He had entered that palace to begin with thanks to Athena's help (here I think of Ruskin's paean to her, Queen of the Air), disguised in a cloud, bringing a hazy, ethereal contrast to the metallic palace guarded by mechanical dogs and which shone "like the sun" partly thanks to the lighting system intensified by golden statues.
Athena, at once bright and misty, working through concealment and revelation, succeeds in her diplomacy such that Odysseus finds himself a guest at the palace banquet table. He is asked to reveal himself only when his neighbour at the table notices his groan, and urges that he "no longer hide with crafty thought" and speak plainly about who he is and where he comes from - so the Phaeacians' ships could return him to his home. This would be done by their telling the ships where he is from: "For the Phaeacians have no pilots, nor steering-oars such as other ships have, but their ships of themselves understand the thoughts and minds of men, and they know the cities and rich fields of all peoples, and most swiftly do they cross over the gulf of the sea, hidden in mist and cloud, nor ever have they fear of harm or ruin."
This is a point of transformation, not only because Odysseus is about to reveal himself, but we are perhaps reminded of what "flashing-eyed Athena" told Odysseus in book 7, namely that the Phaeacians do not take kindly to strangers, for they are those who travel to other countries, not receive people, "their ships are as swift as a bird on the wing or as a thought." (Athena is also swift, Athena is swifter.) Odysseus is now deep inside the palace of this people, at their table, and asked to lift the fog that only the Phaeacians' vessels could cross. We also learn that the Phaeacians value friendship: "any one with even a moderate amount of right feeling knows that he ought to treat a guest and a suppliant as though he were his own brother" (I now switch from A.T. Murray's translation to that by Samuel Butler).
The music stops, Odysseus begins with his praise of having a minstrel and a formal table of food and begins to make the translation from stranger to friend: emerging from the fog.
His arrival in Phaeacia is marked by the topic of ξεῖνος - meaning stranger, foreigner, but also one who gives or receives hospitality, "host and much more commonly guest." As Odysseus begins to explain who he is, he says, "First now will I tell my name, that ye, too, may know it, and that I hereafter, when I have escaped from the pitiless day of doom, may be your host, though I dwell in a home that is afar" (emphasis added). The word he uses is ξεῖνος - also translated as "so that you may be my guest" or "so that I may be your guest-friend," the latter being, to my mind, the more interesting.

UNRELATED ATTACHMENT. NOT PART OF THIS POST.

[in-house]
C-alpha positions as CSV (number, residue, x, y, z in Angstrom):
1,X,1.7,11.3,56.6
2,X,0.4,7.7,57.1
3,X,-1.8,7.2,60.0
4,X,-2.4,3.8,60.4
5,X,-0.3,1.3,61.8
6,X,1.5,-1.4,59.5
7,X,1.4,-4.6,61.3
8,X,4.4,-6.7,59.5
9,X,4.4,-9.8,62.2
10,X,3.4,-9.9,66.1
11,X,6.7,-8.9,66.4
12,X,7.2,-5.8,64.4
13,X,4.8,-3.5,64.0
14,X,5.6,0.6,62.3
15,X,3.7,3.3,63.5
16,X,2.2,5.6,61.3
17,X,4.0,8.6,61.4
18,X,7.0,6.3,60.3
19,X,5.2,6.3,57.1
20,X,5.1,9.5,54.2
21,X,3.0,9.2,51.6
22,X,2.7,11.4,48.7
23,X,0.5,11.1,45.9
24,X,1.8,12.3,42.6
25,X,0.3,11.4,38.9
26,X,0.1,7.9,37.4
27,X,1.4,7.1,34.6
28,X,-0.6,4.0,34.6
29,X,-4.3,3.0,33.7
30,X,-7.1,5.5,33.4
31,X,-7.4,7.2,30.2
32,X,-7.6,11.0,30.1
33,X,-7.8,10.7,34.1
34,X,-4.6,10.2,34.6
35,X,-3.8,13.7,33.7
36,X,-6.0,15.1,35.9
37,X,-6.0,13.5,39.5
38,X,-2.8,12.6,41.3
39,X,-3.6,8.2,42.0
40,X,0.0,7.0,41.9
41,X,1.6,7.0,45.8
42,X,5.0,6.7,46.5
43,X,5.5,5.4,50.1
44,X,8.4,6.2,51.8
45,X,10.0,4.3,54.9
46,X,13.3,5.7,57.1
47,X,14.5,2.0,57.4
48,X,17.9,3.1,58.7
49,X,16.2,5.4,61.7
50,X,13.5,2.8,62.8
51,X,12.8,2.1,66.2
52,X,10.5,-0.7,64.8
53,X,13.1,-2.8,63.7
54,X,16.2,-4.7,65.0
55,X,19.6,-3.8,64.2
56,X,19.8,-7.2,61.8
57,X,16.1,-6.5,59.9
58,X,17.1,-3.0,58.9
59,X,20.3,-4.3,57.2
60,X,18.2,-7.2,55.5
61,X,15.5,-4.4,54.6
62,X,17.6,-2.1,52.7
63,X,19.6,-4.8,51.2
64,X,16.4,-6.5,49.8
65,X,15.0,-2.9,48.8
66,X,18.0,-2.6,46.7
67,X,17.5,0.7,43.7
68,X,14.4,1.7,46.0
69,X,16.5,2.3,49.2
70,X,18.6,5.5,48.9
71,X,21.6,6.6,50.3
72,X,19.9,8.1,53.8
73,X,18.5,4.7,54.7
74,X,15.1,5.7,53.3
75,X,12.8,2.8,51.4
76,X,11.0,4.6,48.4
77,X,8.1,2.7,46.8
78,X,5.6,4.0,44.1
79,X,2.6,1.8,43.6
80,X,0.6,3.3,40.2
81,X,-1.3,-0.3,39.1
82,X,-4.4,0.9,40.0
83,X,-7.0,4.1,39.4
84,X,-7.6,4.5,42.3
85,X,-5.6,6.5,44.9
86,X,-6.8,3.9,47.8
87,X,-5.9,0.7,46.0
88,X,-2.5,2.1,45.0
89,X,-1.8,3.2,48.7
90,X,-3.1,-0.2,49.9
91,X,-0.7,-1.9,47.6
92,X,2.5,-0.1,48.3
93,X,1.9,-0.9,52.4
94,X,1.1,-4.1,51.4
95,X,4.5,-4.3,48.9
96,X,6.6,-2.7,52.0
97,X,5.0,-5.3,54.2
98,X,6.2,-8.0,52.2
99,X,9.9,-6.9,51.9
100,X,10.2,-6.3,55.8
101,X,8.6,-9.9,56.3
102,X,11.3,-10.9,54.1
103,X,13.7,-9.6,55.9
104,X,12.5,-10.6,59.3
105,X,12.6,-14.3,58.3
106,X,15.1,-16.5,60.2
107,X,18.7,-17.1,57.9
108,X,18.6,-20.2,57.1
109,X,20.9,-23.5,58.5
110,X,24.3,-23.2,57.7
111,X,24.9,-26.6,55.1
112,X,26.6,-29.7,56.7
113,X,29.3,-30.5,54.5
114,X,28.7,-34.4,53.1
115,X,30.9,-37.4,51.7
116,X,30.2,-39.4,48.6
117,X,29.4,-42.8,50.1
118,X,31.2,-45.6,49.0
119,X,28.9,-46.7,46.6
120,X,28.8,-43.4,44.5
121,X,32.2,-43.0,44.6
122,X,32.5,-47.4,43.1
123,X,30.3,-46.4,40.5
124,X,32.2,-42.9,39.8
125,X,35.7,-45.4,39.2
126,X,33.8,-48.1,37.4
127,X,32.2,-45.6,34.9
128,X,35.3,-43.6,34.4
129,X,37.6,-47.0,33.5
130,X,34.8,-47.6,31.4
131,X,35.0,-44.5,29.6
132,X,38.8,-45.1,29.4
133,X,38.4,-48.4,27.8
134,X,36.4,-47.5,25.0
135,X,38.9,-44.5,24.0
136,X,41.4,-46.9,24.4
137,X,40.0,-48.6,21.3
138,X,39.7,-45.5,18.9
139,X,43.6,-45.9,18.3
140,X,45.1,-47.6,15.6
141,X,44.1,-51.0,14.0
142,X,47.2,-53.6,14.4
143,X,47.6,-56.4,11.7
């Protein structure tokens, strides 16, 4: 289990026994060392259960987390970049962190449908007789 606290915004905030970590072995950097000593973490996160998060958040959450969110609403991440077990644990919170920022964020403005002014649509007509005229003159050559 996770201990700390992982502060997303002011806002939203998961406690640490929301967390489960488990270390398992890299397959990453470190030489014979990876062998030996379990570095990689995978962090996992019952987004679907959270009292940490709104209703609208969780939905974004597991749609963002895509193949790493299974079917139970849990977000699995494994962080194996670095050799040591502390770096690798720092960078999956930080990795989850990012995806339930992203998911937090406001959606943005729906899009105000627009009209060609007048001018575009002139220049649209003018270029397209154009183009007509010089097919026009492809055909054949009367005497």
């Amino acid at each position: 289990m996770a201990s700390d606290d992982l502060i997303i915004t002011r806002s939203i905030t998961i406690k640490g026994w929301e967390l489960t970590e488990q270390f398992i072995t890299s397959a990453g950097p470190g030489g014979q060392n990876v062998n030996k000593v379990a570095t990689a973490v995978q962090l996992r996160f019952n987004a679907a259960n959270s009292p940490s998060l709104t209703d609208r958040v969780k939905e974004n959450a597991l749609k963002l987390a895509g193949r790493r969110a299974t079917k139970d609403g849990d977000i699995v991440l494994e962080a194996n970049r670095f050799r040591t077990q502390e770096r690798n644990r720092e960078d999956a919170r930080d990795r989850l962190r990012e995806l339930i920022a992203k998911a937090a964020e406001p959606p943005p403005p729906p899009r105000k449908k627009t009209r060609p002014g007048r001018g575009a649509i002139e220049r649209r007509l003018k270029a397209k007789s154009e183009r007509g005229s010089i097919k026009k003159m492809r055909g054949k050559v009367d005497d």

In ξεῖνος are combined the notions of the strange and foreign, hospitality and implications of friendship. In The Relevance of the Beautiful, Gadamer writes of the tessera hospitalis, an object broken in two, half of which presented to the guest to be rejoined on their next visit. He writes that more than being a symbol for recognition, we may want to think of Aristophanes speech in Plato's Symposium, where he describes how human beings were once spherical creatures split in two for their misbehaviour, making every individual a symbolon tou anthropou. Love is becoming whole again through uniting with our other half. We may also be made whole through the symbol in art. A few pages later, he writes that recognition is knowing something better on our further encounter with it (it is no longer a foreigner or stranger!). He uses a Hegelian phrase to explain recognition as something "by which man 'makes himself at home in the world'".
At lunch today, at my own banquet table of sorts where the music was - and how is it to read this in today's world - provided by said friend as before the meal was served as he sang about a young man imploring a popular neighbourhood maiden to consult the calendar so she would see how it instructs that one ought to love one's neighbour, at lunch today my friend said that the best thing we can do for each other in today's world, riddled as it is with so many uncertainties, is to let each other know that we are not forsaken. If we are in the slightest bit aware of uncertainty, we ought to be a ξεῖνος to a person who may feel like a ξεῖνος. Odysseus himself uses the same word, reversing the meaning from foreigner to the less common meaning of host.
To be this guest-friend, we may wont to remind each other that even the most meandering of rivers reaches its source, the sea, home to Phaeacian ships that see through the fog to their goal.